The Master of Disguise (2002)
If you're wondering why Saturday Night Live alum Dana Carvey never made a successful transistion to the movies, look no further than The Master of Disguise, a would-be comedy so moronic that while watching it you can actually feel your brain cells committing harakiri.
Carvey is Pistachio Disguisey, the latest in a long family line of Masters of Disguise following father James Brolin and grandfather Harold Gould. The plot revolves around evil Brent Spiner who has kidnapped Brolin and wife Edie McClurg in order to steal the world's great artifacts like the Mona Lisa, The U.S. Constitution etc. So it's up to dunderheaded Carvey to rescue his parents.
When I say Carvey is dunderheaded, I'm being kind; it's more like he's seriously brain-damaged. When we first see Carvey he's wielding a hockey stick while wearing underwear on his head and a shaving cream beard, so that's not surprising. This should give a clear indication of the level of humor employed in The Master of Disguise. I'm not looking down my nose at silly comedies as if I'm above it all because, admittedly, I still laugh at Ace Ventura: When Nature Calls every time I see it. The Master of Disguise can't even reach the intellectual level of an Ace Ventura movie.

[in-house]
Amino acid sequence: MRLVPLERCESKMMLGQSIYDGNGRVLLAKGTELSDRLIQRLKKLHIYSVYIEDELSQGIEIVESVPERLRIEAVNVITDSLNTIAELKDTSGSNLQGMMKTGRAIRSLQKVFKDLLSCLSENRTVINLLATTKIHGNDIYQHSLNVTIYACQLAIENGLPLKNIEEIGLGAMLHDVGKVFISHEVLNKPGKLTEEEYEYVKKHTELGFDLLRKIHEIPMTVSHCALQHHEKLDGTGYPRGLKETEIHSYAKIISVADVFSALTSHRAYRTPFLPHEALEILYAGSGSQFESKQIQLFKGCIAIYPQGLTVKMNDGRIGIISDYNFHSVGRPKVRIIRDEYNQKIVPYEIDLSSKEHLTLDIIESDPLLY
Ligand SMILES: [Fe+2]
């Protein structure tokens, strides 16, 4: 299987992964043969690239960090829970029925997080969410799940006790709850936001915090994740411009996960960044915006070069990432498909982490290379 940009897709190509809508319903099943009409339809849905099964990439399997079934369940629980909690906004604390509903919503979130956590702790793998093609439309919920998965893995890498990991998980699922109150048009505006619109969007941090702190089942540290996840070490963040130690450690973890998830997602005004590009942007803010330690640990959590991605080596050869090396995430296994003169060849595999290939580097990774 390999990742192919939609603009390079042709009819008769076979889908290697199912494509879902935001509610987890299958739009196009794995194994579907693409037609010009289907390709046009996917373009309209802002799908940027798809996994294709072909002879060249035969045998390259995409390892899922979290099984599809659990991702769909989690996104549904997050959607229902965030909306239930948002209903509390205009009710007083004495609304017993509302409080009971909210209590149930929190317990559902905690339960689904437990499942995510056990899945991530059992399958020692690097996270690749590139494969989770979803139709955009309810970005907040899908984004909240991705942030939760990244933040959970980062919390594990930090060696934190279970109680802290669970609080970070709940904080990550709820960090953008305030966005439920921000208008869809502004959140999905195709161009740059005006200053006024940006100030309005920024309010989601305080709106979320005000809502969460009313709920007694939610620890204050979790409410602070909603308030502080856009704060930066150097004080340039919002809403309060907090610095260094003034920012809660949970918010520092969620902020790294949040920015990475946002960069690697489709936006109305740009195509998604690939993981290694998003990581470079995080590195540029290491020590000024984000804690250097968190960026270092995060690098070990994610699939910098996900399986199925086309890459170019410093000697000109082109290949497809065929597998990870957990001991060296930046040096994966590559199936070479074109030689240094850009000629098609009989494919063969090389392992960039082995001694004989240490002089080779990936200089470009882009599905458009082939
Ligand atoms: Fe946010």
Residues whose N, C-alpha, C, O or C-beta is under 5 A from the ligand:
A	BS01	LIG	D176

The whole film is a laughless wasteland. Naturally, Carvey goes through a large repertoire of disguises and personalities and fails in every single one of them. Whether he is aping Al Pacino circa Scarface, creating the deeply creepy Turtle Guy, or camouflaging himself as a cherry pie or cow manure, the stink of desperation hangs over Carvey like a toxic smog. But he only has himself to blame, after all, he co-wrote the screenplay. Of course, Adam Sandler's production company, 'Happy Madison', helped in the creation of it, too. Usually, 'Happy Madison' movies, as bad as they are, at least go for broke in their tastelessness, hoping for accidental laughs through sheer audacity (see, or better yet don't see, Grown Ups, Strange Wilderness, Grandma's Boy, etc.). Now imagine those movies stripped down into PG-rated mush. Scary, no?
Maybe certain slow-witted elementary school-aged kids could possibly find something amusing about The Master of Disguise. I just can't imagine anyone with a fully developed brain being more entertained by The Master of Disguise than viewing a test-pattern for the same length of time. I have to say, when I go over my list of the worst movies ever made, this one will probably be prominently featured.